In my experience, the artists that I know, even though they wouldn’t call themselves Christians — some would — but they are the ones who are fighting to remake some kind of language to connect us with the ineffable, with the divine.
If we think that metaphor is how we talk of God, and that seems to me very hard to dispute that there’s any other way of talking to God, talking about God, other than metaphorically, then it would follow that the place where metaphor is most powerfully used, most compressed, most concise, most explosive in poetry would be where we would go to find religious enlightenment.
VALENTE: He cites as an example a poem that he teaches in his class by the Polish poet Anna Kamienska.
WIMAN: Lord let me suffer much / And then die / Let me walk through silence / And leave nothing behind, not even fear / Make the world continue / Let the ocean kiss the sand just as before / Let the grass stay green / So that frogs can hide in it / So that someone can bury his face in it / And sob out his love / Make the day rise brightly / As if there were no more pain / And let my poem stand clear as a windowpane / Bumped by a bumblebee’s head
It’s a hard poem to pray, "Lord, let me suffer, let me die, Lord, let nothing be changed after my death."
VALENTE: Wiman is now 46, and the father of twin daughters. His doctors tell him his cancer is “under control.” But his prognosis is highly uncertain. He has endured painful marrow transplants and in the course of many long hospitalizations, confronted death.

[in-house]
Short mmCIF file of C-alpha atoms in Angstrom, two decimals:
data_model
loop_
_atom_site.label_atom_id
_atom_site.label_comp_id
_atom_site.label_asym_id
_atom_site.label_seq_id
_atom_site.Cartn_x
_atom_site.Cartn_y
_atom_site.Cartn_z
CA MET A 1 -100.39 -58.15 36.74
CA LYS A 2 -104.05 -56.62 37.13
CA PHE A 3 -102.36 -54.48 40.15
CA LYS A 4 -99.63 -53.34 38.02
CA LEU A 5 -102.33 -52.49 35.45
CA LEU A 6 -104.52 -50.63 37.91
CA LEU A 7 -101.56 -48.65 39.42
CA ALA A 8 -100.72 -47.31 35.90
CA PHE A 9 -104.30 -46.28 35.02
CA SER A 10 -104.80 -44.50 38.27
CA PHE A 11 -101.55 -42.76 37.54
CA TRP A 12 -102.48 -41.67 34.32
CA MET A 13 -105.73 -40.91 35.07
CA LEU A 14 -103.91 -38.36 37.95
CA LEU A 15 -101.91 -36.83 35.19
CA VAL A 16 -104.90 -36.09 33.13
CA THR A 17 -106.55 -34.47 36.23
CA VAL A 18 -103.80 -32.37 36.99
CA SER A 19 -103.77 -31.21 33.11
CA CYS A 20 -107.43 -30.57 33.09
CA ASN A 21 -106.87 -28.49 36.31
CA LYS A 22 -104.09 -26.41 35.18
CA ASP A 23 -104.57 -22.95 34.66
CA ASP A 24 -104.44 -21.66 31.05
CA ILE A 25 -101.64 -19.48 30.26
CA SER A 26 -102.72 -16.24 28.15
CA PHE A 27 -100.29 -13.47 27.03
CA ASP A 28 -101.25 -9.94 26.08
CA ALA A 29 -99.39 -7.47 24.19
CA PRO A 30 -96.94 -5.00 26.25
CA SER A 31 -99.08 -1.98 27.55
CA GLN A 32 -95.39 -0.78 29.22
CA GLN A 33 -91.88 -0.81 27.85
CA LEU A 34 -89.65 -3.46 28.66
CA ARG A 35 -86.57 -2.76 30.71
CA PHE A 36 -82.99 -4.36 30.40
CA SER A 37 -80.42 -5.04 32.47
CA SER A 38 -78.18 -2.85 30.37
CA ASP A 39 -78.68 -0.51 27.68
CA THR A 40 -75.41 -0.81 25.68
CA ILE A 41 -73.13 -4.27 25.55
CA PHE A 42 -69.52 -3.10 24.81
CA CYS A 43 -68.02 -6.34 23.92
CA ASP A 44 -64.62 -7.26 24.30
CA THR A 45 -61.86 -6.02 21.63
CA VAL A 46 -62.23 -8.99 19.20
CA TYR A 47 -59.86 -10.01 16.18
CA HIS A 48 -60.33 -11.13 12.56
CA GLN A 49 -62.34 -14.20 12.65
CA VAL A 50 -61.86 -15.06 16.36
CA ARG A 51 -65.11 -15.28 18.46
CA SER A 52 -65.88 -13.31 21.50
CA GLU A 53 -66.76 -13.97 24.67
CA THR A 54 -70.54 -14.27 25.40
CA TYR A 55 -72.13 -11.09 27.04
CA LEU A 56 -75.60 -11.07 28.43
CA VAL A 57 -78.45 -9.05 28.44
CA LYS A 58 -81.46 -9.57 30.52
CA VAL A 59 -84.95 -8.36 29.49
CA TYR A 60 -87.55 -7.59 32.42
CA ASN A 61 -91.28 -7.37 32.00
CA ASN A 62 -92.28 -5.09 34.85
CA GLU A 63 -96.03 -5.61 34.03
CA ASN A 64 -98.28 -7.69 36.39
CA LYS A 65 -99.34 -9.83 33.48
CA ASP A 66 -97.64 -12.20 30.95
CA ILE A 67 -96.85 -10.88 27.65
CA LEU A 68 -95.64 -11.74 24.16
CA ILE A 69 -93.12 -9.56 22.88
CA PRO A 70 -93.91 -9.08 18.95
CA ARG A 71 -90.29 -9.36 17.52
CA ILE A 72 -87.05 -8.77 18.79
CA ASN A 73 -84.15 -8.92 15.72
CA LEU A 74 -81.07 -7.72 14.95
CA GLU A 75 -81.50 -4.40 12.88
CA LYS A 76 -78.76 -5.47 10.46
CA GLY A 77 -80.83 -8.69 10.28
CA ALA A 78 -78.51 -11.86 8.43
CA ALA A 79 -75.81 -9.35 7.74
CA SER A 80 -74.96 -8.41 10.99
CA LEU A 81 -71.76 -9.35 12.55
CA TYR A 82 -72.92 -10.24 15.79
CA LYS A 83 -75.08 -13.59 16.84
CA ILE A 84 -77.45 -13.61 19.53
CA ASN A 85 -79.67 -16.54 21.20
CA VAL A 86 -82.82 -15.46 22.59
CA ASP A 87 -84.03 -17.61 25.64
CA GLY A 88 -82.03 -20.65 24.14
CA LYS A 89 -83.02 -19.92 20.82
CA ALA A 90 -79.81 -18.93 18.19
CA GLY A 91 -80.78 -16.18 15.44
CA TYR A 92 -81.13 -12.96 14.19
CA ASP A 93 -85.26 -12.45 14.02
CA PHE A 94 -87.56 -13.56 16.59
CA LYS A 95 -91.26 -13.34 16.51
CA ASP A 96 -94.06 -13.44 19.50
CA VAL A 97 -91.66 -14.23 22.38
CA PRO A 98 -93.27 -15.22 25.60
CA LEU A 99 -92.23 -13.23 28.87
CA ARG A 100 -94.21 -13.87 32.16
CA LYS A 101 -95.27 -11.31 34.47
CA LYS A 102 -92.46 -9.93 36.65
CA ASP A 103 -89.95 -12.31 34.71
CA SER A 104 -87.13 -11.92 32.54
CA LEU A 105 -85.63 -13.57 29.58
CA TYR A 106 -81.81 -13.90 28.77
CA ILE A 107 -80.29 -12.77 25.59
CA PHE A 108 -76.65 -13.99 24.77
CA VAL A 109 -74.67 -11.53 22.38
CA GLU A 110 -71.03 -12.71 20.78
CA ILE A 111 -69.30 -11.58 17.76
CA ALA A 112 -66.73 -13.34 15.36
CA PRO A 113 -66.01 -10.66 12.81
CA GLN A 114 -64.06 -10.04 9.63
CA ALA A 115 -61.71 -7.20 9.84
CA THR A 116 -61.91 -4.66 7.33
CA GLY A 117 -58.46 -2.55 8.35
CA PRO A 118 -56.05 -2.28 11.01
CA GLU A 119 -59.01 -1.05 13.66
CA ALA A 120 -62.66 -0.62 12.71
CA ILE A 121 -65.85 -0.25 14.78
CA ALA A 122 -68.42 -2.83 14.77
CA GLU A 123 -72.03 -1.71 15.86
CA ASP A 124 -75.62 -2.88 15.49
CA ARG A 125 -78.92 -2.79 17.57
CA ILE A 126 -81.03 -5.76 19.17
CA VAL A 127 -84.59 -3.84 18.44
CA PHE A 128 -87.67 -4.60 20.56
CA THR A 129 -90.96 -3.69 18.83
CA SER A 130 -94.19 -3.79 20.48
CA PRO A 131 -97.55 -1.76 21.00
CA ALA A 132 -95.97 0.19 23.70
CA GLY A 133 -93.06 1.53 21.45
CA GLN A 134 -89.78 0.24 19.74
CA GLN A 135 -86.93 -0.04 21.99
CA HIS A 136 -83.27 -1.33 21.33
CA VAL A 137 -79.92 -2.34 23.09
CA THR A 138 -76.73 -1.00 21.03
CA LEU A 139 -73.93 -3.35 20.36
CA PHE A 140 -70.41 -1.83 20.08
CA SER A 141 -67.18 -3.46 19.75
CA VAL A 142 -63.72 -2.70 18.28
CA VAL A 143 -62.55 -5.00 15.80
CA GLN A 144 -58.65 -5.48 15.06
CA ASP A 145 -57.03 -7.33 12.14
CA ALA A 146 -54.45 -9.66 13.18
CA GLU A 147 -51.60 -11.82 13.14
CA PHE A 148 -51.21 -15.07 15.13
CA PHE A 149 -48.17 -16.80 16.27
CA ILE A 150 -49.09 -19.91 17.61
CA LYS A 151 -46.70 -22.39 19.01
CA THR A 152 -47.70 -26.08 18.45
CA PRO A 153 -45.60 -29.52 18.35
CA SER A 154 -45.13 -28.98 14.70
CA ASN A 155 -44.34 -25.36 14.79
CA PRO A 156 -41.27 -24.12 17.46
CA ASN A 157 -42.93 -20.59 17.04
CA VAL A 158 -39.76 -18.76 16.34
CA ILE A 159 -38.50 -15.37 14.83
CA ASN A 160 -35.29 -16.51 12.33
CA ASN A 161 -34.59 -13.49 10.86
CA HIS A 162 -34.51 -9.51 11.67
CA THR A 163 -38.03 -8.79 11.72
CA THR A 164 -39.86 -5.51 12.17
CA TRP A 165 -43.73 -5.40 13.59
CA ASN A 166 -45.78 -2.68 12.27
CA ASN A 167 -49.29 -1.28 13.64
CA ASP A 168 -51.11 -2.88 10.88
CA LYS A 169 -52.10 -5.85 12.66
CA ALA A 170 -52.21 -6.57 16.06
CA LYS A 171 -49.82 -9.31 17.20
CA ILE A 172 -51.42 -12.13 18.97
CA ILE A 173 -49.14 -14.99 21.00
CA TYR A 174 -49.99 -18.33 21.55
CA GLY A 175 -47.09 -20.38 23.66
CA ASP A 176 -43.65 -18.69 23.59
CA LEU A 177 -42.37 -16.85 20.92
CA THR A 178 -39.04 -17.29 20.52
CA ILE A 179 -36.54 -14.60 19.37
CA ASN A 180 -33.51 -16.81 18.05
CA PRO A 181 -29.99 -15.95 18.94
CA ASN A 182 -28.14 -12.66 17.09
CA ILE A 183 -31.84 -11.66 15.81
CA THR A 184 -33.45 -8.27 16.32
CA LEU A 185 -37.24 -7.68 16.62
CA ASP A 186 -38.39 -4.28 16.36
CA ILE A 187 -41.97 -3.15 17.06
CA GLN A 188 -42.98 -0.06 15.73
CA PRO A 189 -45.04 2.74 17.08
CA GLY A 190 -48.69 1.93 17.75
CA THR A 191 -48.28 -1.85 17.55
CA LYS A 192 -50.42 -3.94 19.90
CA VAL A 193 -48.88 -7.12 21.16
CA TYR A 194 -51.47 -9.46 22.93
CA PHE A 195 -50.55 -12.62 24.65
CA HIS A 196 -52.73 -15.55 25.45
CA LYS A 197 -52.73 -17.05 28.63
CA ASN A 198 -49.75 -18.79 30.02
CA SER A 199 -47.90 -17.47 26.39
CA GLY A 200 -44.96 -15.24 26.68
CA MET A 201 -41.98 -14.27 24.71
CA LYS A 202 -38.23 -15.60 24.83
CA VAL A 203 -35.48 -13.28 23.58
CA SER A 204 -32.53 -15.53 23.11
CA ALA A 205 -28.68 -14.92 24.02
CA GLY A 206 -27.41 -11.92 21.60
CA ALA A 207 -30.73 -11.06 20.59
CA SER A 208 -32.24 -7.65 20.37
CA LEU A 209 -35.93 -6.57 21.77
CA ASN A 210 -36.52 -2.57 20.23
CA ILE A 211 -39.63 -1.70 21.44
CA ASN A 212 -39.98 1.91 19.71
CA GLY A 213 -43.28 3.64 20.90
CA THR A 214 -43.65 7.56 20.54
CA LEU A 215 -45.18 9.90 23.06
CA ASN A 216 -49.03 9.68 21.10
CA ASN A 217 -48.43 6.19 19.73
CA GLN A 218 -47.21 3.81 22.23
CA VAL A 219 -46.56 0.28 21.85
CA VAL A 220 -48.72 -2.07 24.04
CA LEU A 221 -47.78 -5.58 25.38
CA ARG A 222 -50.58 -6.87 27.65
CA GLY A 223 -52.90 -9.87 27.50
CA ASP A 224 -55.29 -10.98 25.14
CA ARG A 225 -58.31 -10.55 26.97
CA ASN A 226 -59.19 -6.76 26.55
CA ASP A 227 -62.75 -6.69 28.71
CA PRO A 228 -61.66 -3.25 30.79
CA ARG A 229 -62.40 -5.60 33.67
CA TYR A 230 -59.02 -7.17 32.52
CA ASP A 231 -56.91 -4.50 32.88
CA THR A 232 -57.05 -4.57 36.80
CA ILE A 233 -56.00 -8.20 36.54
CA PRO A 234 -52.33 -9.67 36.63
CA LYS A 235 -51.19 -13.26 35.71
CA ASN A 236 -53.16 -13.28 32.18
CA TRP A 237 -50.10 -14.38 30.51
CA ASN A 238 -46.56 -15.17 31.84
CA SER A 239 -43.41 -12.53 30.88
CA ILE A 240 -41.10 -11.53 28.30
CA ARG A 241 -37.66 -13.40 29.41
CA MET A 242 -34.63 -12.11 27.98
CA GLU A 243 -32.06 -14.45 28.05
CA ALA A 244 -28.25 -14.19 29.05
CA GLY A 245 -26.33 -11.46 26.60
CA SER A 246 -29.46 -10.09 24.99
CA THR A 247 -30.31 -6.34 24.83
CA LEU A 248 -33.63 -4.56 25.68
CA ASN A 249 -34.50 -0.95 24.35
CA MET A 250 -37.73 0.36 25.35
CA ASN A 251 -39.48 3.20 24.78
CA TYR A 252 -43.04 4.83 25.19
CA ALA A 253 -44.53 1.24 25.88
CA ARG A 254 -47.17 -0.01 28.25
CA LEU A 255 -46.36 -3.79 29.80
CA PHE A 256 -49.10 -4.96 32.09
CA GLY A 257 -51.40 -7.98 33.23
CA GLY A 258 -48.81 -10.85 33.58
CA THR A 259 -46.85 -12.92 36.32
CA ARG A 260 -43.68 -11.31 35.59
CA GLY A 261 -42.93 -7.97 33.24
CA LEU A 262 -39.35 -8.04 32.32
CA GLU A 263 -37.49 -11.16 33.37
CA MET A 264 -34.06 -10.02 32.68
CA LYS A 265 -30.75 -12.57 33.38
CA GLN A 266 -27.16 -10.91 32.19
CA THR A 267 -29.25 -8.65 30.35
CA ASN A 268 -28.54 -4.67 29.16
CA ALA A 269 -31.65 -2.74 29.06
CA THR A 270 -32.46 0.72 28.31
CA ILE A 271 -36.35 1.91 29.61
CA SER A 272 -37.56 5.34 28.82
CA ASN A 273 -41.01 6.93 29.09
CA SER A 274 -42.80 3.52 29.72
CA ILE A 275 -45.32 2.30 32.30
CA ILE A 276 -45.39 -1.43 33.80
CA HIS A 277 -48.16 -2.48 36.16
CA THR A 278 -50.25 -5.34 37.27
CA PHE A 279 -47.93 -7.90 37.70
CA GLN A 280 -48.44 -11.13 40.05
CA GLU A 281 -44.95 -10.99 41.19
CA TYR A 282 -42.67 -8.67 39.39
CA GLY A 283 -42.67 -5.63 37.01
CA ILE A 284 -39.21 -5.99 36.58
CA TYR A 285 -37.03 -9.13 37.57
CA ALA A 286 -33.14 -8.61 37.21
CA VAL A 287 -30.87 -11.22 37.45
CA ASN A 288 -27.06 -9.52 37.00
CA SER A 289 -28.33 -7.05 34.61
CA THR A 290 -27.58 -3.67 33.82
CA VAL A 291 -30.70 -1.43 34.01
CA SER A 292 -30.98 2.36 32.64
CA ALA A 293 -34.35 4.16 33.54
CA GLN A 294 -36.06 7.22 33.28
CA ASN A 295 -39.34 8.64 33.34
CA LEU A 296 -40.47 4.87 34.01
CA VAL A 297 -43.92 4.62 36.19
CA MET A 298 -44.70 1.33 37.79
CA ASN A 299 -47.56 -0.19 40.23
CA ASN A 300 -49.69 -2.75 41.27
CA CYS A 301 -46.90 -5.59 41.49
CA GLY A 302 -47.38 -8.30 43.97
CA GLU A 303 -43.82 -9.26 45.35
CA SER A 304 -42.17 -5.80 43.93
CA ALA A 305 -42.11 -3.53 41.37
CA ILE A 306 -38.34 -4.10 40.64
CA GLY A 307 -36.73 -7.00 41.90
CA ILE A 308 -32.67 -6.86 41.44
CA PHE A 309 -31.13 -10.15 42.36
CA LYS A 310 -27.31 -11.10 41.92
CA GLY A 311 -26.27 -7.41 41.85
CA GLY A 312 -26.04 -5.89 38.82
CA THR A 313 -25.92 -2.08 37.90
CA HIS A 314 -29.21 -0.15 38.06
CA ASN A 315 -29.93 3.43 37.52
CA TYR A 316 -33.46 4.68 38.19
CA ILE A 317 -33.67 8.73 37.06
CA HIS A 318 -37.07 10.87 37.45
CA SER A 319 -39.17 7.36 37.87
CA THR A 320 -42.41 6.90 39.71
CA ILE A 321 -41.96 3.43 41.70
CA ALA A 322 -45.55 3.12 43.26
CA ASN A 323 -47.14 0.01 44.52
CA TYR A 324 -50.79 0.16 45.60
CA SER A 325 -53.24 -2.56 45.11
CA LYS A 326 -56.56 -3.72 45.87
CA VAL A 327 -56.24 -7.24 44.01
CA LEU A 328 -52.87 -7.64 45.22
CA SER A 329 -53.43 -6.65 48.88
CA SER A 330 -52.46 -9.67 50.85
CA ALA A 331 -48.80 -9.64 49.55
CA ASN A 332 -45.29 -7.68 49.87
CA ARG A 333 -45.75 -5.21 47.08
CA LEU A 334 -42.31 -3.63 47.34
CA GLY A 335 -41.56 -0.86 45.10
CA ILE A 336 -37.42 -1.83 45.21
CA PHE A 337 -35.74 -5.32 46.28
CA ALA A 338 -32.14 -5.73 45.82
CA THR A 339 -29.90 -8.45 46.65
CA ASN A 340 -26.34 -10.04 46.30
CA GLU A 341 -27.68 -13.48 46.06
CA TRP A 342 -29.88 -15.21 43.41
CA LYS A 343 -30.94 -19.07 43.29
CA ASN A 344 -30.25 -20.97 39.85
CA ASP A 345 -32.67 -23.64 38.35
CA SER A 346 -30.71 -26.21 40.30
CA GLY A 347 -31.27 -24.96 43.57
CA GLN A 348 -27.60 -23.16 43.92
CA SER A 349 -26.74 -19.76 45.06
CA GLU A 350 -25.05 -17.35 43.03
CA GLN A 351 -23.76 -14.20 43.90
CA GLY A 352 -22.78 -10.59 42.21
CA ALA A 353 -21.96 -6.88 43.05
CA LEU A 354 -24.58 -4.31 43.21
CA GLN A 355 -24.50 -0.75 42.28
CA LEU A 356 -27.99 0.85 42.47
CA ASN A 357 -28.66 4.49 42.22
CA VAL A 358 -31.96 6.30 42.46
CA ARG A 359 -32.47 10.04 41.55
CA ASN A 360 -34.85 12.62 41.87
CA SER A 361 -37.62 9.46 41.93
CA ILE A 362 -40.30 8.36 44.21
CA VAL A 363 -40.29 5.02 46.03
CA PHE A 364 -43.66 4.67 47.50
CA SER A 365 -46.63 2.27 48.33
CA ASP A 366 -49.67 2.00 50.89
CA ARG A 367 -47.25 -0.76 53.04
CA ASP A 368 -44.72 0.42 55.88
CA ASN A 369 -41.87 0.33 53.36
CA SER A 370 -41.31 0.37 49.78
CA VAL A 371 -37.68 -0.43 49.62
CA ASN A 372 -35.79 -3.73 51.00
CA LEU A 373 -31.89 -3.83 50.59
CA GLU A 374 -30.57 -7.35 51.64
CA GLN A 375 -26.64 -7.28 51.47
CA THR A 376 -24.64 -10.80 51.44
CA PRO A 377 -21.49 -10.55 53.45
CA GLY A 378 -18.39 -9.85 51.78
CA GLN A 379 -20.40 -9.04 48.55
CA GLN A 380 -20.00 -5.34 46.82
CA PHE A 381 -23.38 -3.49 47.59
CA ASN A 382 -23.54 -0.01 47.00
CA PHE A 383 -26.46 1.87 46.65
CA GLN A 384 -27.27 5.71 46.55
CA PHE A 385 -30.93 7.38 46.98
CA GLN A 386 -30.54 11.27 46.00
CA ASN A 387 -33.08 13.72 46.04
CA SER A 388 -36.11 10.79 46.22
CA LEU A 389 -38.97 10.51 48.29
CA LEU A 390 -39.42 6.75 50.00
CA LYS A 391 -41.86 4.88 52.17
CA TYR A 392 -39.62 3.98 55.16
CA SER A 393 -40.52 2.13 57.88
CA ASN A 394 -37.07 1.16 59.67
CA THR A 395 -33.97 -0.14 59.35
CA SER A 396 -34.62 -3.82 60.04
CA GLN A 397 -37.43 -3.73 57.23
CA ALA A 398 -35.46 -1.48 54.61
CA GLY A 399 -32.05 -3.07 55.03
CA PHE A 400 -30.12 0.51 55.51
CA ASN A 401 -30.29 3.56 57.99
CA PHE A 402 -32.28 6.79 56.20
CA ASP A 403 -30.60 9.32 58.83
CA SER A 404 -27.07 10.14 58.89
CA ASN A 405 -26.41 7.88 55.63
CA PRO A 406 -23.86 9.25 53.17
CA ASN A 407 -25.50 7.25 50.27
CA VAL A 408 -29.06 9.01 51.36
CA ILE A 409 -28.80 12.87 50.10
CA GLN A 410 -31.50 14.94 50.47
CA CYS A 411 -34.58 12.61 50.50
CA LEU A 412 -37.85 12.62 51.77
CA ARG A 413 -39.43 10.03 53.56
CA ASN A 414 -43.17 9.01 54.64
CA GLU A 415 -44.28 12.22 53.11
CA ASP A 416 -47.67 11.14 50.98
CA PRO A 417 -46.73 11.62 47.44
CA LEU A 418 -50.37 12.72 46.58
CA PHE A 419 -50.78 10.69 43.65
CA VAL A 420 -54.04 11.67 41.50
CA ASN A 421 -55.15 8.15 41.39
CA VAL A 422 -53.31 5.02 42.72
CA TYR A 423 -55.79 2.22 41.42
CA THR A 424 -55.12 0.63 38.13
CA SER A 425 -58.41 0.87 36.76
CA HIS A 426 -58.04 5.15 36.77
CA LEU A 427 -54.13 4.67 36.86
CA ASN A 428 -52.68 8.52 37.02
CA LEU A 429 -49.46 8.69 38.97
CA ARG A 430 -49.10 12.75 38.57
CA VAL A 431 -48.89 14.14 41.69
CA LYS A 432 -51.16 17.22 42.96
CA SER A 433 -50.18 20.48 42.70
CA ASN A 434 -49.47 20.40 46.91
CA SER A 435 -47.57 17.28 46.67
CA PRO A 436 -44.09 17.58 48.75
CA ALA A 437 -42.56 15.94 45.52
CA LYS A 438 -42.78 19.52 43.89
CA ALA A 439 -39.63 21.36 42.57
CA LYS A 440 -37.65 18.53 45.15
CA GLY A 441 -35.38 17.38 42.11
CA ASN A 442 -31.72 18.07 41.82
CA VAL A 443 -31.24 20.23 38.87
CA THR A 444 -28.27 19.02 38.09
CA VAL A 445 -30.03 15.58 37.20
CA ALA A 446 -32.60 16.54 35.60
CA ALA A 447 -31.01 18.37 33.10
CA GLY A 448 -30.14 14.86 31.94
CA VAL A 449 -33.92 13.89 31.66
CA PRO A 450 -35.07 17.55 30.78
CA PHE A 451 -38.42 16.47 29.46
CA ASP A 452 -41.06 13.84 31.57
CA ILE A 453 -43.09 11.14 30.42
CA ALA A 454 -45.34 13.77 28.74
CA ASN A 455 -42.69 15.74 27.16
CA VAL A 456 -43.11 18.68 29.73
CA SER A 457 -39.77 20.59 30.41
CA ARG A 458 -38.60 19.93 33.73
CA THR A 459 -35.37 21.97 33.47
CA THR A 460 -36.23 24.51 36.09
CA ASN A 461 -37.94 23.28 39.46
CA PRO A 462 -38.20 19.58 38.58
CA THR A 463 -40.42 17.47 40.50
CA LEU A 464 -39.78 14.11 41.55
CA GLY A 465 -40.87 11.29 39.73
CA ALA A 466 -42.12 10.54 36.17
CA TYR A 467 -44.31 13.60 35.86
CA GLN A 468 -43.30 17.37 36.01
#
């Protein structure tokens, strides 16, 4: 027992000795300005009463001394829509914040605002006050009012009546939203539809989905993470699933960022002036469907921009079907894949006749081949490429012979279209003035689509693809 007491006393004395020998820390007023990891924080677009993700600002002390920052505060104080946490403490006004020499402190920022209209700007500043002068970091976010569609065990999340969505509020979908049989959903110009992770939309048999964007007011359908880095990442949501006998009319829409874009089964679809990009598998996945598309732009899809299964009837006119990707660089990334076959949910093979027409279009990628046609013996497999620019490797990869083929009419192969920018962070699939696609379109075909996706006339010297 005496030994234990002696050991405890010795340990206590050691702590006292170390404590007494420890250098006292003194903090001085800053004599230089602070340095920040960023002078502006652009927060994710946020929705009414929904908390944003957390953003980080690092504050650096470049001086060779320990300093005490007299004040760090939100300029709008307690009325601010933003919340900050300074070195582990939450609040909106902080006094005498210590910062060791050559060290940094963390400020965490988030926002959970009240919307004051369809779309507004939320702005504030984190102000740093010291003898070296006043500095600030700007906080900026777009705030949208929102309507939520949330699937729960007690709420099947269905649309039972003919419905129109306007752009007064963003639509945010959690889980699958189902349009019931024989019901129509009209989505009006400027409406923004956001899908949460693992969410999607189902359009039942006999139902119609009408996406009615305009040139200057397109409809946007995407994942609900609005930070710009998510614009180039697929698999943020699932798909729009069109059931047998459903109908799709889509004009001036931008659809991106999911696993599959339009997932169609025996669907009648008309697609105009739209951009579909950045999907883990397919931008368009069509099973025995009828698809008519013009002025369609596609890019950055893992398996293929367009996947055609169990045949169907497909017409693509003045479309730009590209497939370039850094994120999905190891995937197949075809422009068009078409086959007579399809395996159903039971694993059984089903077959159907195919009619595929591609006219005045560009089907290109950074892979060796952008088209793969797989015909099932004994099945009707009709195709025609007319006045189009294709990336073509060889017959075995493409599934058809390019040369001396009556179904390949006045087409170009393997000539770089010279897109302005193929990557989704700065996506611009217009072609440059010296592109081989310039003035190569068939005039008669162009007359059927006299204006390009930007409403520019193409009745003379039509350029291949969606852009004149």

WIMAN: I find that I don’t fear death, now for myself. It’s just a great tragedy to think of my family. I also believe that death is here to teach us something and that we are meant not to fill up the content of the afterlife, and that we have to mostly be silent about it.
VALENTE: A poem he often reads in public came to him after a three-year dry spell in his poetry writing. He wrote it in one of the darkest periods of his illness. It is a psalm-like portrayal of a God who appears in stone, atom, shadow and all creation, or as the poet says, "in every riven thing."
WIMAN: (Reading at chapel) God goes belonging to every riven thing. / He's made the things that bring him near, / made the mind that makes him go. / A part of what man knows, / apart from what man knows, / God goes belonging to every riven thing he's made.
VALENTE: For Religion & Ethics NewsWeekly, I’m Judy Valente at Yale University’s Institute of Sacred Music.